The ‘Celtic Crisis’: Guarantees, Transparency and Systemic Liquidity Risk
AbstractBank liability guarantee schemes have traditionally been viewed as costless measures to shore up investor confidence and prevent bank runs. However, as the experiences of some European countries, most notably Ireland, have demonstrated, the credibility and effectiveness of these guarantees are crucially intertwined with the sovereign’s funding risks. Employing methods from the literature on global games, we develop a simple model to explore the systemic linkage between the rollover risks of a bank and a government, which are connected through the government’s guarantee of bank liabilities. We show the existence and uniqueness of the joint equilibrium and derive its comparative static properties. In solving for the optimal guarantee numerically, we show how its credibility can be improved through policies that promote balance-sheet transparency. We explain the asymmetry in risk transfer between the sovereign and the banking sector, following the introduction of a guarantee as being attributed to the resolution of strategic uncertainties held by bank depositors and the opacity of the banks’ balance sheets.
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Bibliographic InfoPaper provided by Bank of Canada in its series Working Papers with number 13-31.
Length: 45 pages
Date of creation: 2013
Date of revision:
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Financial stability; Financial system regulation and policies;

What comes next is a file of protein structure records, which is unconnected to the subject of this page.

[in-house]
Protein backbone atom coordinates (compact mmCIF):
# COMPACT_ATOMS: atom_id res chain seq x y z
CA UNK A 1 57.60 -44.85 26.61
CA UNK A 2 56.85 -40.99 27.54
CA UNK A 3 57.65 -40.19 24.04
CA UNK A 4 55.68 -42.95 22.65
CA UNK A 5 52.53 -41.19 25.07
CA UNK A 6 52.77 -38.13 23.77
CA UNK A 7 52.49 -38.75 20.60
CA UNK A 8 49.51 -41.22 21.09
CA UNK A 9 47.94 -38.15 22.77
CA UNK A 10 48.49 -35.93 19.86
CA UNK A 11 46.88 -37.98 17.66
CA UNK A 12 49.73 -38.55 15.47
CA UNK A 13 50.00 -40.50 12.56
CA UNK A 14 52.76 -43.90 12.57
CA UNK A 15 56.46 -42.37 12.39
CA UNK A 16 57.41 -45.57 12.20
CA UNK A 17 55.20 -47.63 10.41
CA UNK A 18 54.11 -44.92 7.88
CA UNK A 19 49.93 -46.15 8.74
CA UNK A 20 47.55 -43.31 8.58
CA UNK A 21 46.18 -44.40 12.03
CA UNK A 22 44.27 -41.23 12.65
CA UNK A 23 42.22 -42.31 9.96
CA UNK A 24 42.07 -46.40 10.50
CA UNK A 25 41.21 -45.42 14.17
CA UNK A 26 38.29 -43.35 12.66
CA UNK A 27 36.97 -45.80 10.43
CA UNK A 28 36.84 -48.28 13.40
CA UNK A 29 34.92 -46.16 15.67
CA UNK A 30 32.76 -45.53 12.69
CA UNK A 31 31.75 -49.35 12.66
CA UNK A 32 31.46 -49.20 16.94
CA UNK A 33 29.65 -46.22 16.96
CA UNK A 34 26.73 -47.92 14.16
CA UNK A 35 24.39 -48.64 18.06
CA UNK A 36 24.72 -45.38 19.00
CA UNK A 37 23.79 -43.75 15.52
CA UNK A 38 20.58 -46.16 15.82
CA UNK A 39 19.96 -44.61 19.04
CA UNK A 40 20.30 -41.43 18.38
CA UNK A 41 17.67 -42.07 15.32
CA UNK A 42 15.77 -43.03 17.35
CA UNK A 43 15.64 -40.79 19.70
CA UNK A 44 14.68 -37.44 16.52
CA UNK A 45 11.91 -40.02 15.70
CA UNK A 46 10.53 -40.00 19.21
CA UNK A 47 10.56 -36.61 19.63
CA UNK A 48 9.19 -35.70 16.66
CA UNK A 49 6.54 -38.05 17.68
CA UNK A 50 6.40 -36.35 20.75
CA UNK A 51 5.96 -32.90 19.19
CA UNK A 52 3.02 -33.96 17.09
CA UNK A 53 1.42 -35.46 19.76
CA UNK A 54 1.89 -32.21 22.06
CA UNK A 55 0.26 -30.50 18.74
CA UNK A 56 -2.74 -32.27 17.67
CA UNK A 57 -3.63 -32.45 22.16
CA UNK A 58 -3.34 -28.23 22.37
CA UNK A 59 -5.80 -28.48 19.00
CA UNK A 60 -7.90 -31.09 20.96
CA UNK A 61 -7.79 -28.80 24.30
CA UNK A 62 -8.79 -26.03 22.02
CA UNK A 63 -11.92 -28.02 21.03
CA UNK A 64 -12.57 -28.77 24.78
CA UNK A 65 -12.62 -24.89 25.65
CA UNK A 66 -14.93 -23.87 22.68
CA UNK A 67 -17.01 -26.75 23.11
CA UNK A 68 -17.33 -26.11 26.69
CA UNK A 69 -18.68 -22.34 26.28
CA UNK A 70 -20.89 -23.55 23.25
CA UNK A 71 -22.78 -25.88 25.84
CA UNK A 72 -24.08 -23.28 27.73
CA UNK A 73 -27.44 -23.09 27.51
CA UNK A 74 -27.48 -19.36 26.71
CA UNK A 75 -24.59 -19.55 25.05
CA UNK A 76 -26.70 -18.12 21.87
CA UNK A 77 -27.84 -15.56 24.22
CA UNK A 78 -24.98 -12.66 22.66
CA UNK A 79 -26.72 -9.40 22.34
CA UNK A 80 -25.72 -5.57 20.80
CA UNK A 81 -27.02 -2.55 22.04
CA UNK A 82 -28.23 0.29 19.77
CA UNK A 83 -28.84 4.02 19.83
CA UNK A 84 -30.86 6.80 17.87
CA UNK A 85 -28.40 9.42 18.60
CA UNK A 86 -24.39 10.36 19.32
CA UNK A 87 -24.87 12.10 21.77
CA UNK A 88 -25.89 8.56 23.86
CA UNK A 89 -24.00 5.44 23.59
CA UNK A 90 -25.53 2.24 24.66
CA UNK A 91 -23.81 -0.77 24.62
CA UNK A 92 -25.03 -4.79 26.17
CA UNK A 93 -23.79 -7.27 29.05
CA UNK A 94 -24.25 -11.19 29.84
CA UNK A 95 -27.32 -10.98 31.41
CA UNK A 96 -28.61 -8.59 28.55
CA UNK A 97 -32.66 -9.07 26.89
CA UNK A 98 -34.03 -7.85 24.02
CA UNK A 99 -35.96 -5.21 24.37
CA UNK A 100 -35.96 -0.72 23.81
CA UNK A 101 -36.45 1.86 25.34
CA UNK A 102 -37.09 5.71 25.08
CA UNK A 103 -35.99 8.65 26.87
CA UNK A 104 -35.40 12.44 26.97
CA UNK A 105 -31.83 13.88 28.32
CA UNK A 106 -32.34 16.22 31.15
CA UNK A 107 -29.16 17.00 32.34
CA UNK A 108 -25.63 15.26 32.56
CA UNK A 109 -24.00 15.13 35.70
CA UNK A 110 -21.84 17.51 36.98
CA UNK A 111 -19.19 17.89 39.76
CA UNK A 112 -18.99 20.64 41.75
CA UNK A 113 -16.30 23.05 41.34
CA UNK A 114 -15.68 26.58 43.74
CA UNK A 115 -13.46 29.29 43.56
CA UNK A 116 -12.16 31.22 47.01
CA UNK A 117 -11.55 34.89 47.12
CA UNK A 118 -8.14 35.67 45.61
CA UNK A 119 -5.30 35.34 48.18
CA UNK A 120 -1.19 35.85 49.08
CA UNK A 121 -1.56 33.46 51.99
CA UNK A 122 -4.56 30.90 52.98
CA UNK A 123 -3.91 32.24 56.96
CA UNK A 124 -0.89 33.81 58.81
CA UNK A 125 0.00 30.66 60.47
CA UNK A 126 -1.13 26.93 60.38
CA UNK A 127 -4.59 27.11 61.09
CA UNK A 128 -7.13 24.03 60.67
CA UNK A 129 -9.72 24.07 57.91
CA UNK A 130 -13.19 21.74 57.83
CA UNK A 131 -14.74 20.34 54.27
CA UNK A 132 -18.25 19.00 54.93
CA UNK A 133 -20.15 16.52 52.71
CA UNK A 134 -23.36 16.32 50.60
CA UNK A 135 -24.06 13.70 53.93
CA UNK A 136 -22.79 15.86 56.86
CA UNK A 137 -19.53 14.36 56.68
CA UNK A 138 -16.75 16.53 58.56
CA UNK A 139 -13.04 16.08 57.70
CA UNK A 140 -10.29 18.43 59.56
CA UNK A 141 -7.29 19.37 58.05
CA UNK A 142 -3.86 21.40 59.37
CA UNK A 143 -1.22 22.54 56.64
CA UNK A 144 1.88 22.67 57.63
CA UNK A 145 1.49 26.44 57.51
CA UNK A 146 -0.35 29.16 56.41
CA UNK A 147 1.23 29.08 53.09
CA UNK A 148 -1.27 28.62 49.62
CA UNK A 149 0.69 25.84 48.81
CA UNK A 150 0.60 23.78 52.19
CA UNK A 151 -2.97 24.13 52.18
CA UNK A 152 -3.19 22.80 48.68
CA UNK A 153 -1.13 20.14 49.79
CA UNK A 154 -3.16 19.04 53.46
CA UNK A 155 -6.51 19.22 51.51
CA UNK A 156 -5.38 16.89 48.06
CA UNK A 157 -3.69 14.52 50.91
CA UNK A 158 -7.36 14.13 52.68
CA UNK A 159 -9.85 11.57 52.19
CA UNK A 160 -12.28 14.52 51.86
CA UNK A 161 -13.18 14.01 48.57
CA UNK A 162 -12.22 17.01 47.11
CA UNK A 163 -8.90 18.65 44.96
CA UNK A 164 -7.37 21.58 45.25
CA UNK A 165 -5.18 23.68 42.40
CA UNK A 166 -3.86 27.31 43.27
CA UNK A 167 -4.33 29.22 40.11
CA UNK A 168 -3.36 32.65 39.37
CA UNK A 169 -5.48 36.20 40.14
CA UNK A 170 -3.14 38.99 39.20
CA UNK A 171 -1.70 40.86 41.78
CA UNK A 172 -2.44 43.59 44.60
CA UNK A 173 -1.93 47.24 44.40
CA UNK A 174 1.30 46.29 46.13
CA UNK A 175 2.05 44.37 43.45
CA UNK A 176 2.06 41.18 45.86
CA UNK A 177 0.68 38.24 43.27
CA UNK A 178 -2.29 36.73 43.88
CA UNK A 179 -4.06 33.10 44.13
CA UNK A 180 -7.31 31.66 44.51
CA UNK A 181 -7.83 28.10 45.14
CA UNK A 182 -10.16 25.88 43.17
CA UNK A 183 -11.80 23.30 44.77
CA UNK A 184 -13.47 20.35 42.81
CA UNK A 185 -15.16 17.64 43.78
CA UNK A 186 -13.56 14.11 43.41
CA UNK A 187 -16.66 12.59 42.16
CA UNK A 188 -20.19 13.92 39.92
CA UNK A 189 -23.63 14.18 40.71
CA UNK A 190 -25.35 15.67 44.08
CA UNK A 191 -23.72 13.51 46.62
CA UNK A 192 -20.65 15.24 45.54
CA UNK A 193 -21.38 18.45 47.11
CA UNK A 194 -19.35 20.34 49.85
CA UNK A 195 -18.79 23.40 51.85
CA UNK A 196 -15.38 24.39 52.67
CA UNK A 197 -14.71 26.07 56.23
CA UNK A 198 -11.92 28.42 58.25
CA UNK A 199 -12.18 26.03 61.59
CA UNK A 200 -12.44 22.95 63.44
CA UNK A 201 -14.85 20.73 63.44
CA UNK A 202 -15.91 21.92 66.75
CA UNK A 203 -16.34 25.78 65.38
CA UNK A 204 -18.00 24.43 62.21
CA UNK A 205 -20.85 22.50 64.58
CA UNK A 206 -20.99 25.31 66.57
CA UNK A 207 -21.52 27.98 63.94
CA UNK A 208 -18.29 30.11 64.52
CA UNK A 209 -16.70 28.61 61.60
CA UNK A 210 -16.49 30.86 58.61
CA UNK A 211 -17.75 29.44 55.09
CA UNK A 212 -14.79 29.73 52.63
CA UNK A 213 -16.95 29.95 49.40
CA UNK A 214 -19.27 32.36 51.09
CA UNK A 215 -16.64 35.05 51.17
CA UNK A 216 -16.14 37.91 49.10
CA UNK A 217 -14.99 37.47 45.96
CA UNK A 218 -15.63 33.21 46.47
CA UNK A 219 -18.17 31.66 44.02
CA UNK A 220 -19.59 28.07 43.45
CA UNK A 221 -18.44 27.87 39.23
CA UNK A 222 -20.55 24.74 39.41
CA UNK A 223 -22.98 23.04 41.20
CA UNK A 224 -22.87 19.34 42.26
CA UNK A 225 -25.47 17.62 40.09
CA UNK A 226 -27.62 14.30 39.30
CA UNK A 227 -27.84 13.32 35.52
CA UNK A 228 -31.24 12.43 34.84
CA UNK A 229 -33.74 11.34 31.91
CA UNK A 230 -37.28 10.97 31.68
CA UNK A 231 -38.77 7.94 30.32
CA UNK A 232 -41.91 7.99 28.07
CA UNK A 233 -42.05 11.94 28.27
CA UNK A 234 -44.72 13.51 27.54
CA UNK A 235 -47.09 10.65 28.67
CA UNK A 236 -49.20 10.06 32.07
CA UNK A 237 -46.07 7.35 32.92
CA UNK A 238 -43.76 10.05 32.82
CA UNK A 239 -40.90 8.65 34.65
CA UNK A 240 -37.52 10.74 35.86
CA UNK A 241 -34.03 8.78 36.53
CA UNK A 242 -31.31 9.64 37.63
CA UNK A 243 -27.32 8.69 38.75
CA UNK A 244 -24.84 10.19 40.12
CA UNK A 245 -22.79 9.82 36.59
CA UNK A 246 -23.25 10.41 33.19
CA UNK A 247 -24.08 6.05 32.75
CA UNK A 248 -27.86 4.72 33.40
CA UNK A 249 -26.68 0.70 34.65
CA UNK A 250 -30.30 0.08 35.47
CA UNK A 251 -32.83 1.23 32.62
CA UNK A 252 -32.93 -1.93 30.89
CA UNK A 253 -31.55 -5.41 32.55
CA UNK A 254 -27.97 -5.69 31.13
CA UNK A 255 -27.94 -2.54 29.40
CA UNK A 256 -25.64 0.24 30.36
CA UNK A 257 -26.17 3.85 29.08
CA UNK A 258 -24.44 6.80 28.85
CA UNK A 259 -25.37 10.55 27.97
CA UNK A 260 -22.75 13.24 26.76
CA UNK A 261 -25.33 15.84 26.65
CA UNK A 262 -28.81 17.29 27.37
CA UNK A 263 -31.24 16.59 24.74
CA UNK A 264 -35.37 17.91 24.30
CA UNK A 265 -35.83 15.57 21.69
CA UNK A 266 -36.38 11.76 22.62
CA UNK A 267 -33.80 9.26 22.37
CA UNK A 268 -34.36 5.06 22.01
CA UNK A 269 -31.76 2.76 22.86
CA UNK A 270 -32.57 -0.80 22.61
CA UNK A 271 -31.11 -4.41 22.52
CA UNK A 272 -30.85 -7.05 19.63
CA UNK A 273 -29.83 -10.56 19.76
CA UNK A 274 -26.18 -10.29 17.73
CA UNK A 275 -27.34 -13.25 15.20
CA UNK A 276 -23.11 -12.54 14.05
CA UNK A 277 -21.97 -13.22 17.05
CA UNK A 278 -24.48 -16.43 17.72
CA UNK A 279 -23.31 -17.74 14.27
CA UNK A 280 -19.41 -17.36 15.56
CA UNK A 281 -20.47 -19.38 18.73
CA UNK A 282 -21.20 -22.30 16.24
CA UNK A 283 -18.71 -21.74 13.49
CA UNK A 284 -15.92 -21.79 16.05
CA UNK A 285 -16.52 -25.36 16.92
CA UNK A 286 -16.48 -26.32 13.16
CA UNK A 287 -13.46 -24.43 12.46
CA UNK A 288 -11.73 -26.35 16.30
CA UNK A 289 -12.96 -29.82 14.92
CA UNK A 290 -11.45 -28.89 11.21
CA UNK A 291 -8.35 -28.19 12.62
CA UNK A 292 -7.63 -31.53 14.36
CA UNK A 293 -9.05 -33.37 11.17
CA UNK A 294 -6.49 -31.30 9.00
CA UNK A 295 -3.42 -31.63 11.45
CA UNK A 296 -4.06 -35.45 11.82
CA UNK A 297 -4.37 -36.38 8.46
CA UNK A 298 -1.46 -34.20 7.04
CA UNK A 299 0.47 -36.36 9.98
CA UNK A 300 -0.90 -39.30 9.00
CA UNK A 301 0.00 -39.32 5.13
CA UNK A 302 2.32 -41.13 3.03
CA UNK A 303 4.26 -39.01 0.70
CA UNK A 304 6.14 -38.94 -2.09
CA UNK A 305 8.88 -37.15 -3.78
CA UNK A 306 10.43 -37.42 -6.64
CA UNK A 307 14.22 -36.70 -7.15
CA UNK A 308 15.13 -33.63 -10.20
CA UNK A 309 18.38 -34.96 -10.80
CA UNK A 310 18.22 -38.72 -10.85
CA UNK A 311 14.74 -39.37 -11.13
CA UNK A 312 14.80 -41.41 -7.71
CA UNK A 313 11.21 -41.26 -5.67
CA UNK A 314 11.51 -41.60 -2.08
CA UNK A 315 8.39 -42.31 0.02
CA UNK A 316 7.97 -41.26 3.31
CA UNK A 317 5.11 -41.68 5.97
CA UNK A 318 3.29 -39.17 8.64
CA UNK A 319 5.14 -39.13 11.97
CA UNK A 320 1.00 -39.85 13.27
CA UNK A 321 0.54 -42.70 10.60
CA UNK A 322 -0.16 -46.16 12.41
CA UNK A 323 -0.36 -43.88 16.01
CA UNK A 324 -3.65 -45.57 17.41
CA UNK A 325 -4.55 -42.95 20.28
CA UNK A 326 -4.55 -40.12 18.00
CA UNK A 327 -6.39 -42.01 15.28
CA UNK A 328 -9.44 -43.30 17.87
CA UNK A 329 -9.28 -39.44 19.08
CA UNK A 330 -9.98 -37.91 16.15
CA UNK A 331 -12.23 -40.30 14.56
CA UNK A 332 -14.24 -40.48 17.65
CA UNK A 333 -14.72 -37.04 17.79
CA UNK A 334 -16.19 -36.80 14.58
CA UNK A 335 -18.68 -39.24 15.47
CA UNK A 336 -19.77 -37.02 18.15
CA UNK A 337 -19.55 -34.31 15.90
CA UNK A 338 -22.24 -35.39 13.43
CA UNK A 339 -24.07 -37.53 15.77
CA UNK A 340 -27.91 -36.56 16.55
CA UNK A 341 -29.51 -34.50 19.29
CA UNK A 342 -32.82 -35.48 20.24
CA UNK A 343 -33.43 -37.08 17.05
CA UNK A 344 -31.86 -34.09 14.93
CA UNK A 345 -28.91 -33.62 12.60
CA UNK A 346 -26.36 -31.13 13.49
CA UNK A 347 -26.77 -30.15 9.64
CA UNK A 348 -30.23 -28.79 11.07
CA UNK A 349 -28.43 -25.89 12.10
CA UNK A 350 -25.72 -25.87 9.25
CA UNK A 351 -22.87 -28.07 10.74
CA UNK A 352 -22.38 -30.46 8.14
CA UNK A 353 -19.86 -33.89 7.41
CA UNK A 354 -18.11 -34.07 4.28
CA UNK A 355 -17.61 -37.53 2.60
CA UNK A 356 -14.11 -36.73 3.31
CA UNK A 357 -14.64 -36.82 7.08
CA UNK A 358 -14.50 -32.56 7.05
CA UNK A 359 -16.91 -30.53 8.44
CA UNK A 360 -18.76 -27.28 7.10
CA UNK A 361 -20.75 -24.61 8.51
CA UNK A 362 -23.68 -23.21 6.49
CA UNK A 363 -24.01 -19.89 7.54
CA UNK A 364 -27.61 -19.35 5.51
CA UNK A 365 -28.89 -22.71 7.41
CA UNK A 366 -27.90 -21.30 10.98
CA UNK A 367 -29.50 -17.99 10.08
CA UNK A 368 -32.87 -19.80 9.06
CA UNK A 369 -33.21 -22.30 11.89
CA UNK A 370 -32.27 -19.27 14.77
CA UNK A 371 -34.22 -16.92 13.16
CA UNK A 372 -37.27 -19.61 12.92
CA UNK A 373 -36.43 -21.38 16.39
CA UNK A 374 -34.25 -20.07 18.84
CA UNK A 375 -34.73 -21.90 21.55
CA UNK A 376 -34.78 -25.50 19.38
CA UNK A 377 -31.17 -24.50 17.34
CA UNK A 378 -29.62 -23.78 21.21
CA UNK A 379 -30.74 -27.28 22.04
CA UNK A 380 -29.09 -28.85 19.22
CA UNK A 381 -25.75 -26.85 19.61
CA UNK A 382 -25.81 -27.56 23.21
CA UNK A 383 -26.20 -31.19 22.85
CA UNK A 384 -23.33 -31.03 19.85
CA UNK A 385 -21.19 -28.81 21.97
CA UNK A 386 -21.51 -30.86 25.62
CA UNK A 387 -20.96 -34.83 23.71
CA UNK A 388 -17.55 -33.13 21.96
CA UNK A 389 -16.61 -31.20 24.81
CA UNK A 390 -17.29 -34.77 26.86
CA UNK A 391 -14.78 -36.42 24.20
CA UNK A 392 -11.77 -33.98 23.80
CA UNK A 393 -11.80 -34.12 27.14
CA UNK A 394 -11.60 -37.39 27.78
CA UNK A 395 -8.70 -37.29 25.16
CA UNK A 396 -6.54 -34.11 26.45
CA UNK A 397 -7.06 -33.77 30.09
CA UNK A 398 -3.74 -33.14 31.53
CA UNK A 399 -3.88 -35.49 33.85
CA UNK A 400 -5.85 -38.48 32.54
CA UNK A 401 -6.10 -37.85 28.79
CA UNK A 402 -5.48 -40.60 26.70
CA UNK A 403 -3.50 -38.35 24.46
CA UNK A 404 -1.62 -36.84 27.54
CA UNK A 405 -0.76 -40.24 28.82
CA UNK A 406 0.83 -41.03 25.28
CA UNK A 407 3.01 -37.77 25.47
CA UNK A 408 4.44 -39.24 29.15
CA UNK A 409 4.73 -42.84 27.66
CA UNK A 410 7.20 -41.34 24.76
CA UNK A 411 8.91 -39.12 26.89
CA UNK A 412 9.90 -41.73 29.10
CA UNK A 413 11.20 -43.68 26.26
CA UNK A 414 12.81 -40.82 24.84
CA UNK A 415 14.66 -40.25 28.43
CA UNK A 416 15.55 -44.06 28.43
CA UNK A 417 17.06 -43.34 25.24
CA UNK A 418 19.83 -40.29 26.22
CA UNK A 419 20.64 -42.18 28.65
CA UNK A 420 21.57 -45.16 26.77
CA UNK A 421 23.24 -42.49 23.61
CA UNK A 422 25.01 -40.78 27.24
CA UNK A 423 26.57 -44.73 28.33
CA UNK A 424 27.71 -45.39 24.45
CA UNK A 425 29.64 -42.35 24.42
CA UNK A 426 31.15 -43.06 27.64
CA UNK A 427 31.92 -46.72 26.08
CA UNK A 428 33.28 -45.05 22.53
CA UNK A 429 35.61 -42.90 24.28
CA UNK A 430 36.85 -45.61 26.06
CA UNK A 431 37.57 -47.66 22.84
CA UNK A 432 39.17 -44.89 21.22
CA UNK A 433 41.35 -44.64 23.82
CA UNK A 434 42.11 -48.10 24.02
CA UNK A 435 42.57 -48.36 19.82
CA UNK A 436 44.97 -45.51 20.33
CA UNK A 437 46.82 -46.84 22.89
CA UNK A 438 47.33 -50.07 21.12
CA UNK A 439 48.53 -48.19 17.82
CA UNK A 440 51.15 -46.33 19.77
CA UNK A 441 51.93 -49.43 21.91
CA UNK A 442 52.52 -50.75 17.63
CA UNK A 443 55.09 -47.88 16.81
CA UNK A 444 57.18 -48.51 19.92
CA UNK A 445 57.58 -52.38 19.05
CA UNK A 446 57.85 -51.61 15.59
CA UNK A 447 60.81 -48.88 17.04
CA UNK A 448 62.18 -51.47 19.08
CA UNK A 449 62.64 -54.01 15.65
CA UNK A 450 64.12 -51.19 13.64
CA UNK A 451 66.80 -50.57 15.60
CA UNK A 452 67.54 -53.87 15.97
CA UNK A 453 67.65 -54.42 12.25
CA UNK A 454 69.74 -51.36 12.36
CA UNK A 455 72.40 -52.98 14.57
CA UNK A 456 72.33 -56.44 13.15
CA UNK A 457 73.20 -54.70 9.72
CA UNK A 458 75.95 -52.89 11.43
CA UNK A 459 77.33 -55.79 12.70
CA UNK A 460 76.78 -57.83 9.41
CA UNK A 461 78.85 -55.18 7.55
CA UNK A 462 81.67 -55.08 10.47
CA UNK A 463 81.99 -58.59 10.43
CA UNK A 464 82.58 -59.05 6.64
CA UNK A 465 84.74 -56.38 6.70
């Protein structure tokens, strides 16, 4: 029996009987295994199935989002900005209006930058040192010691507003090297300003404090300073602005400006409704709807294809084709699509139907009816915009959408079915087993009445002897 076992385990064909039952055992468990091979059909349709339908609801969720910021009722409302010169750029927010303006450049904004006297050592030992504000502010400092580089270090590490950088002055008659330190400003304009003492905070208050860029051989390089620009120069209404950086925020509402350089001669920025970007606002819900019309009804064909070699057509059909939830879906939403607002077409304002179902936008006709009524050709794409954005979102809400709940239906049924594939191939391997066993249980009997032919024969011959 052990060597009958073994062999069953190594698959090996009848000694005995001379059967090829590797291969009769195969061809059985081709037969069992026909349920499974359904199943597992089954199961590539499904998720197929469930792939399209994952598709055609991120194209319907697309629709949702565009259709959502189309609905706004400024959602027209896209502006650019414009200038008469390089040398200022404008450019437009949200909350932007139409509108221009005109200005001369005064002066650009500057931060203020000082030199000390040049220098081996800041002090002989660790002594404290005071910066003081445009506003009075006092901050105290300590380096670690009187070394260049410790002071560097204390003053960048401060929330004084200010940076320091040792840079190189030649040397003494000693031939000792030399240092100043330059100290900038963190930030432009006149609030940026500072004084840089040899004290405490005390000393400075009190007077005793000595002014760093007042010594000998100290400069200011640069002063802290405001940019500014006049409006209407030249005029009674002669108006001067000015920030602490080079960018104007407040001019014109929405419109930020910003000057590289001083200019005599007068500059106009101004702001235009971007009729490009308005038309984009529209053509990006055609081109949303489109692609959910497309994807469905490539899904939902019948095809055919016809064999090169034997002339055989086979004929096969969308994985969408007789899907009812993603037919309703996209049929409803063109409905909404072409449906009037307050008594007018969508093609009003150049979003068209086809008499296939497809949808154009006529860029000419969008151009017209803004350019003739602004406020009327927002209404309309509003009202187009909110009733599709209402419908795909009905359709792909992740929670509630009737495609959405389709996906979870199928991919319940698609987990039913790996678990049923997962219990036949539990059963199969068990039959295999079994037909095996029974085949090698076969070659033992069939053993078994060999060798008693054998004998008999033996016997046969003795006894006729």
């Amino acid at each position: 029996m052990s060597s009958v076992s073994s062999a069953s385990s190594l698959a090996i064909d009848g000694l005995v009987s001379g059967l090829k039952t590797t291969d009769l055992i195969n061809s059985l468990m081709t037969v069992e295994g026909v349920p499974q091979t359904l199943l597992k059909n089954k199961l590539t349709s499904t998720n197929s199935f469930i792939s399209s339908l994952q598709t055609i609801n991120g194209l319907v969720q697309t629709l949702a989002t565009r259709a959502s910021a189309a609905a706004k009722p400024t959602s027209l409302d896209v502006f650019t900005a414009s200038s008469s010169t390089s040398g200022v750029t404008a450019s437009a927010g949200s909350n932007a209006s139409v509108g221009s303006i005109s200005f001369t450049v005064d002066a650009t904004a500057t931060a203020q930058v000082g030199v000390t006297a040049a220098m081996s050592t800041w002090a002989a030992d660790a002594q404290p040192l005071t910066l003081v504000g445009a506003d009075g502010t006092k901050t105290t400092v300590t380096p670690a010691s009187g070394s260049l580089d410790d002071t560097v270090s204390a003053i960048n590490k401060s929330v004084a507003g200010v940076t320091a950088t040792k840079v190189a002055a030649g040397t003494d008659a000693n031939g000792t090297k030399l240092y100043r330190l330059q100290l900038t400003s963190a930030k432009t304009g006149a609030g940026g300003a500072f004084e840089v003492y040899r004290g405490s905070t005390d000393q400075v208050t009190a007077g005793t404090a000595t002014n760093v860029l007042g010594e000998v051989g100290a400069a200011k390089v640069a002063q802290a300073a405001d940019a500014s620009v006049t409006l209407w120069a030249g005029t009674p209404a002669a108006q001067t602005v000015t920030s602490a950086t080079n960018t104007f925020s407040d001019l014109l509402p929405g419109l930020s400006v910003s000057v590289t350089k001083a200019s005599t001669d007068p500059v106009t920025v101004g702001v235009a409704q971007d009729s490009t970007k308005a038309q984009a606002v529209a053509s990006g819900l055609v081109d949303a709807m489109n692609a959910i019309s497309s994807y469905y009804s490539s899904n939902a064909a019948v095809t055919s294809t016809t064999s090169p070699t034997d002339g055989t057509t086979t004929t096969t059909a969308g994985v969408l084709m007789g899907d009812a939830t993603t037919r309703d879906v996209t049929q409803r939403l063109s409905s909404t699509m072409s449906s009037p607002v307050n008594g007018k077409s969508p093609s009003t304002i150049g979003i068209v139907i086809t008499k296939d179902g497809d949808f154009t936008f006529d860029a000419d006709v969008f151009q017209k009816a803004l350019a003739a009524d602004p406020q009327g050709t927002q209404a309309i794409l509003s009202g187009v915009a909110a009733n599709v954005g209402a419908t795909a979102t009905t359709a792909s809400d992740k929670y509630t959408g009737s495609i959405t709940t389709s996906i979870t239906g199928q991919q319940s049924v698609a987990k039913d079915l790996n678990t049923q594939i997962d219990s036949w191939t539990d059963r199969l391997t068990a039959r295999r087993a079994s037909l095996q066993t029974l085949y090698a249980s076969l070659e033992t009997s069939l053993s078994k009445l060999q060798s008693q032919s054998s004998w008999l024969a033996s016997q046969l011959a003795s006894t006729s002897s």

Other versions of this item:
- Philipp König & Kartik Anand & Frank Heinemann, 2013. "The ‘Celtic Crisis’: Guarantees, transparency, and systemic liquidity risk," SFB 649 Discussion Papers SFB649DP2013-025, Sonderforschungsbereich 649, Humboldt University, Berlin, Germany.
- König, Philipp & Anand, Kartik & Heinemann, Frank, 2013. "The ‘Celtic Crisis’: Guarantees, transparency, and systemic liquidity risk," Annual Conference 2013 (Duesseldorf): Competition Policy and Regulation in a Global Economic Order 79747, Verein für Socialpolitik / German Economic Association.
- G01 - Financial Economics - - General - - - Financial Crises
- G28 - Financial Economics - - Financial Institutions and Services - - - Government Policy and Regulation
- D89 - Microeconomics - - Information, Knowledge, and Uncertainty - - - Other
This paper has been announced in the following NEP Reports:
- NEP-ALL-2013-09-13 (All new papers)
- NEP-BAN-2013-09-13 (Banking)
- NEP-RMG-2013-09-13 (Risk Management)
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